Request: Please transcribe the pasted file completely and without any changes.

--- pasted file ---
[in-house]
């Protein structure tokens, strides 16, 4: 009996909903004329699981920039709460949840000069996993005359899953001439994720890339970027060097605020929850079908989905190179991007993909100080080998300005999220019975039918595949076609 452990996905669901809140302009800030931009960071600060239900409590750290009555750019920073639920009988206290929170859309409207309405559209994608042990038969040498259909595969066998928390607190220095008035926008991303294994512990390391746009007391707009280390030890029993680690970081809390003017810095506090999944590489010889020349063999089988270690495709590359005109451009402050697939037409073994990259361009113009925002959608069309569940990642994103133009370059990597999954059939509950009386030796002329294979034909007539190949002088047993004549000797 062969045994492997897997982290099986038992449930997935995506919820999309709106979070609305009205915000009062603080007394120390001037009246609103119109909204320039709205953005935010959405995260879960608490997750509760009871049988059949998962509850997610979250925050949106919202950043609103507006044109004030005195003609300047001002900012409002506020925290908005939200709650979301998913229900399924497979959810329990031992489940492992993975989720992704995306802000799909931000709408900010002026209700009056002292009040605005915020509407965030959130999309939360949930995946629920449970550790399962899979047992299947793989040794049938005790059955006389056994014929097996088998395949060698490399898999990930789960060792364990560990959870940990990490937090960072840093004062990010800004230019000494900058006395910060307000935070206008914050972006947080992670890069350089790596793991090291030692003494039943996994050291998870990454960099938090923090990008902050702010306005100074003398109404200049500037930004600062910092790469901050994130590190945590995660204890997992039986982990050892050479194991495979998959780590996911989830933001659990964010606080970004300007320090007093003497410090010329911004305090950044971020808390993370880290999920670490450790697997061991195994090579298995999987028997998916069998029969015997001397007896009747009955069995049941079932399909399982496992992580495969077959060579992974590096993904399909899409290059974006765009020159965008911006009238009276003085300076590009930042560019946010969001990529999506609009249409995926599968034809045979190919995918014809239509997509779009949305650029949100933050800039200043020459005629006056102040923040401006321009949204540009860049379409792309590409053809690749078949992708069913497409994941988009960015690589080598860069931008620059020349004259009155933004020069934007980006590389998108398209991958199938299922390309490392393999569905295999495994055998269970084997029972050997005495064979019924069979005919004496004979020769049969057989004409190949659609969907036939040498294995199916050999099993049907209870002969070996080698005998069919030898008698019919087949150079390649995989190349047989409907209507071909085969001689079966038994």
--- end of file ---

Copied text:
[in-house]
């Protein structure tokens, strides 16, 4: 009996909903004329699981920039709460949840000069996993005359899953001439994720890339970027060097605020929850079908989905190179991007993909100080080998300005999220019975039918595949076609 452990996905669901809140302009800030931009960071600060239900409590750290009555750019920073639920009988206290929170859309409207309405559209994608042990038969040498259909595969066998928390607190220095008035926008991303294994512990390391746009007391707009280390030890029993680690970081809390003017810095506090999944590489010889020349063999089988270690495709590359005109451009402050697939037409073994990259361009113009925002959608069309569940990642994103133009370059990597999954059939509950009386030796002329294979034909007539190949002088047993004549000797 062969045994492997897997982290099986038992449930997935995506919820999309709106979070609305009205915000009062603080007394120390001037009246609103119109909204320039709205953005935010959405995260879960608490997750509760009871049988059949998962509850997610979250925050949106919202950043609103507006044109004030005195003609300047001002900012409002506020925290908005939200709650979301998913229900399924497979959810329990031992489940492992993975989720992704995306802000799909931000709408900010002026209700009056002292009040605005915020509407965030959130999309939360949930995946629920449970550790399962899979047992299947793989040794049938005790059955006389056994014929097996088998395949060698490399898999990930789960060792364990560990959870940990990490937090960072840093004062990010800004230019000494900058006395910060307000935070206008914050972006947080992670890069350089790596793991090291030692003494039943996994050291998870990454960099938090923090990008902050702010306005100074003398109404200049500037930004600062910092790469901050994130590190945590995660204890997992039986982990050892050479194991495979998959780590996911989830933001659990964010606080970004300007320090007093003497410090010329911004305090950044971020808390993370880290999920670490450790697997061991195994090579298995999987028997998916069998029969015997001397007896009747009955069995049941079932399909399982496992992580495969077959060579992974590096993904399909899409290059974006765009020159965008911006009238009276003085300076590009930042560019946010969001990529999506609009249409995926599968034809045979190919995918014809239509997509779009949305650029949100933050800039200043020459005629006056102040923040401006321009949204540009860049379409792309590409053809690749078949992708069913497409994941988009960015690589080598860069931008620059020349004259009155933004020069934007980006590389998108398209991958199938299922390309490392393999569905295999495994055998269970084997029972050997005495064979019924069979005919004496004979020769049969057989004409190949659609969907036939040498294995199916050999099993049907209870002969070996080698005998069919030898008698019919087949150079390649995989190349047989409907209507071909085969001689079966038994």